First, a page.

Another chart in WPF

August 21, 2007

A few weeks back I posted a WPF-based chart in my blog. Currently in one of my projects I need to deploy charts that support displaying multiple data series side-by-side and showing the value tick on the top similar as Google Finance charts does. So based on my previous WPF chart, I developed this “another chart” that can support multiple series. Here I also used the performance optimization with streamGeometry to enhance the chart memory consumption and response speed. I have to admit this chart is heavily inspired by the features in the Google Finance charts.

You can take a look at the final chart in action:

[Updated 8/4/2008]

The download link has been updated. CLick the following link to download the source code:

Formatted Text in WPF

August 19, 2007

WPF has very rich support for displaying and manipulating formatted text. I’ve recently came across couple articles at MSDN on this topic. You can get an overview of the rich format support from this article. And then you can read the in-depth article on drawing formatted text.

This compares very nicely with this excellent book on .Net 2.0 Windows Form GDI+ graphics and text drawing by Eric White. Overall I am very impressed with the rich format text rendering support in WPF, despite some unresolved anti-alias issues I have on Windows XP workstations.

A Data-Bound progress bar in WPF

August 15, 2007

Several weeks ago I posted a sample progress bar using rectangle overlay to achieve gradient looking and text overlay. But that control was C# code-driven to update the UI. Here I’ve improved it to utilize ValueConverters and Data Binding, so you can update its source data and the UI can automatically updates.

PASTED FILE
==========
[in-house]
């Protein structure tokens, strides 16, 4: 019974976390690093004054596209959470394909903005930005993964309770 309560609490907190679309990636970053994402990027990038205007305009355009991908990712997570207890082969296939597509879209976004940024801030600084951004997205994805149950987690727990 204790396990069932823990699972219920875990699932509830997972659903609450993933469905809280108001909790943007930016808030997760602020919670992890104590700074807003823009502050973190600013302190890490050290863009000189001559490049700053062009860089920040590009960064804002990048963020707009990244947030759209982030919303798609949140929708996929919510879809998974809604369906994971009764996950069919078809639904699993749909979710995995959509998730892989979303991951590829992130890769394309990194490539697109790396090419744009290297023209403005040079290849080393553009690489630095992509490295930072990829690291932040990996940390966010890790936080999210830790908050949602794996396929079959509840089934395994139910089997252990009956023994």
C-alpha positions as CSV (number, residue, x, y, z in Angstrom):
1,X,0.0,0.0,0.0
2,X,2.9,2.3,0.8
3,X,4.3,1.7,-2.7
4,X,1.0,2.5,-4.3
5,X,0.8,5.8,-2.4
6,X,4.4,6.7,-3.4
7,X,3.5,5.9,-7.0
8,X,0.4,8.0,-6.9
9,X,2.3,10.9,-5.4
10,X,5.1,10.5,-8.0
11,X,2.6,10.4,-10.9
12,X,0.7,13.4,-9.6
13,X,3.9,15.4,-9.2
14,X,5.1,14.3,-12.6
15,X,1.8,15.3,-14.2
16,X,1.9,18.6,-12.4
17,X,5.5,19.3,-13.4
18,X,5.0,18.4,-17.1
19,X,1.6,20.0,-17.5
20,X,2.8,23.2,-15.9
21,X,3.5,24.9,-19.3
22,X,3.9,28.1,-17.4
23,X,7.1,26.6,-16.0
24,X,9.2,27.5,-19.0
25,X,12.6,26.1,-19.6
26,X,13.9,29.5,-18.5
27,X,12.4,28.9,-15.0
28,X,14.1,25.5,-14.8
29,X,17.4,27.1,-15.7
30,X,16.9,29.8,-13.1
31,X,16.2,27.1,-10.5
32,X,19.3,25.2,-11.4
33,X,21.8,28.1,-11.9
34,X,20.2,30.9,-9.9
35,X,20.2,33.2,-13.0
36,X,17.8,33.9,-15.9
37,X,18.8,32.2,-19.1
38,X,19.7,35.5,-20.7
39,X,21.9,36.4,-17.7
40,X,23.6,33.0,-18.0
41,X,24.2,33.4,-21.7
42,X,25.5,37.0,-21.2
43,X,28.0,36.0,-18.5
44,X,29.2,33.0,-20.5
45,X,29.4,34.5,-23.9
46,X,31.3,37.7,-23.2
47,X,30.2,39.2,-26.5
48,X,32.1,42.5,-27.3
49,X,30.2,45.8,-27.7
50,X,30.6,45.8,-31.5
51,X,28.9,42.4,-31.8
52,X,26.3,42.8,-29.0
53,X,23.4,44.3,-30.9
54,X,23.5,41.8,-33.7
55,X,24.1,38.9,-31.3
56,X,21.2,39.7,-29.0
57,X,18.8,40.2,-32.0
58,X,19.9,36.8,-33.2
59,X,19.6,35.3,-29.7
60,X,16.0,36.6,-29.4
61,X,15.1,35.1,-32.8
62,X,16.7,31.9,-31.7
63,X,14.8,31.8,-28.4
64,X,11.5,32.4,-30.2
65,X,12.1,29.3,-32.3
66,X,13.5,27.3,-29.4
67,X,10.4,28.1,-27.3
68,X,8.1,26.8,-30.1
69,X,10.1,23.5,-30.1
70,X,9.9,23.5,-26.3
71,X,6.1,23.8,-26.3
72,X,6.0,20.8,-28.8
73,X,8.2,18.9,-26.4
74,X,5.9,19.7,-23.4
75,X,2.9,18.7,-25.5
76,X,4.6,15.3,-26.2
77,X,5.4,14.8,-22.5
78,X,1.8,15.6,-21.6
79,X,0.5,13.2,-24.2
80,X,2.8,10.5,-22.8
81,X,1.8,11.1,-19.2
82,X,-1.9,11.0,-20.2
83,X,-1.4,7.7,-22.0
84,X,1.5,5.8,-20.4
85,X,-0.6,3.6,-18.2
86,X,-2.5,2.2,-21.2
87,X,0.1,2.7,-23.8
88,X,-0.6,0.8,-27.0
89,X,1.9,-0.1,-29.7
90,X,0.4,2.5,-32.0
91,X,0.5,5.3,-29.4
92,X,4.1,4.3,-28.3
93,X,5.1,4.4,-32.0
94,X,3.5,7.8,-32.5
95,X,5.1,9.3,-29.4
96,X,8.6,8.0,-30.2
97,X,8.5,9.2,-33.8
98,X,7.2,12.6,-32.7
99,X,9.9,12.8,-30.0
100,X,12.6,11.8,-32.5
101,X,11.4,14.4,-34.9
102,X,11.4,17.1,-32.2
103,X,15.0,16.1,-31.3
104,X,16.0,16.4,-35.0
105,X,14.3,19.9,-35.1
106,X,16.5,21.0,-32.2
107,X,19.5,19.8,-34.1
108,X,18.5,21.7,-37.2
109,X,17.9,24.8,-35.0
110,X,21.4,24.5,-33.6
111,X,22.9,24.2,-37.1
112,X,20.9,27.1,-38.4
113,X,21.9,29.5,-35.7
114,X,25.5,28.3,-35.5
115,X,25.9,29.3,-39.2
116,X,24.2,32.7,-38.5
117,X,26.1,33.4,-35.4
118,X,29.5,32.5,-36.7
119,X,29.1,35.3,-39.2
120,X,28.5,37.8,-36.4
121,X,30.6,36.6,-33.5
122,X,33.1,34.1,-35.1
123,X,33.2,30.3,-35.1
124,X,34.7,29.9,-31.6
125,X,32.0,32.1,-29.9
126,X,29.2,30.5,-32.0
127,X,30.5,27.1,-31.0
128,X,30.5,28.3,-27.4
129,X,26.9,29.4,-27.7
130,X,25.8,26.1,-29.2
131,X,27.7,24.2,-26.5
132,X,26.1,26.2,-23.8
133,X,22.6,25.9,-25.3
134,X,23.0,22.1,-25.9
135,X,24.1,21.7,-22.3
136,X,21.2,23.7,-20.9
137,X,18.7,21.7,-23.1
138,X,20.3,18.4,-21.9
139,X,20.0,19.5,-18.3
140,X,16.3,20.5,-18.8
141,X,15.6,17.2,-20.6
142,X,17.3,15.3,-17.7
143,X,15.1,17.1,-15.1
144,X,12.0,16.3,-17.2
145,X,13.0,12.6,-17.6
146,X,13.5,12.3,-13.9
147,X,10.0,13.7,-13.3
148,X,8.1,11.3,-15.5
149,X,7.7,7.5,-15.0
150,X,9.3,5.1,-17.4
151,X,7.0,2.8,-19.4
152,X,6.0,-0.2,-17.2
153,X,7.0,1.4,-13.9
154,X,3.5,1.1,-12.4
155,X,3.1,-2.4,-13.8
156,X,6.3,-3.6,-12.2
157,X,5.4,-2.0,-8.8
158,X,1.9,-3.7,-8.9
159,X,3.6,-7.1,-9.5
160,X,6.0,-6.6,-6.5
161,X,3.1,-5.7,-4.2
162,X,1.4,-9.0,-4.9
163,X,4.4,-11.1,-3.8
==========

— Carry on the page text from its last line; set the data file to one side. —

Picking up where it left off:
The XAML part of the ProgressBar control is listed as following. I am using two-column grid to simulate the progress bar container:

Then you can define your custom ValueConverter to convert percentage progress values to grid column widths. The following shows the ValueConverter for the ProgressBar Column Width property inside the parent grid:

You can create other types of ValueConverter to suit your needs.

Once you are done , then in your code you can easily adjust your progress data without manually coding against the Progress Bar UI anymore:

This has advantages in situations where you need to implement data-driven applications without in-depth knowledge of the visualization layer.

The finished UI will look like this:

[Update 8/27/2007]

After some study of the ControlTemplate in WPF, especially those special meaning PART elements in a control template, I realized this could be implemented with a ControlTemplate with all XAML approach. 

The key to the control template is to use the PART_Track and PART_Indicator element to contain the rectangle areas.

[Update: 1/16/2009]

Sample code (all XAML) posted here

TextBox and Data Binding in WPF

August 9, 2007

Have you run into situations where you need your data-bound textbox update the underlying data automatically while you are typing? So when you hit the ‘Enter’ key, your keyboard event handler can examine the entered data right away?

Here is one of the ways to do it:

<TextBox Text=“{Binding YourDataSource, UpdateSourceTrigger=PropertyChanged }”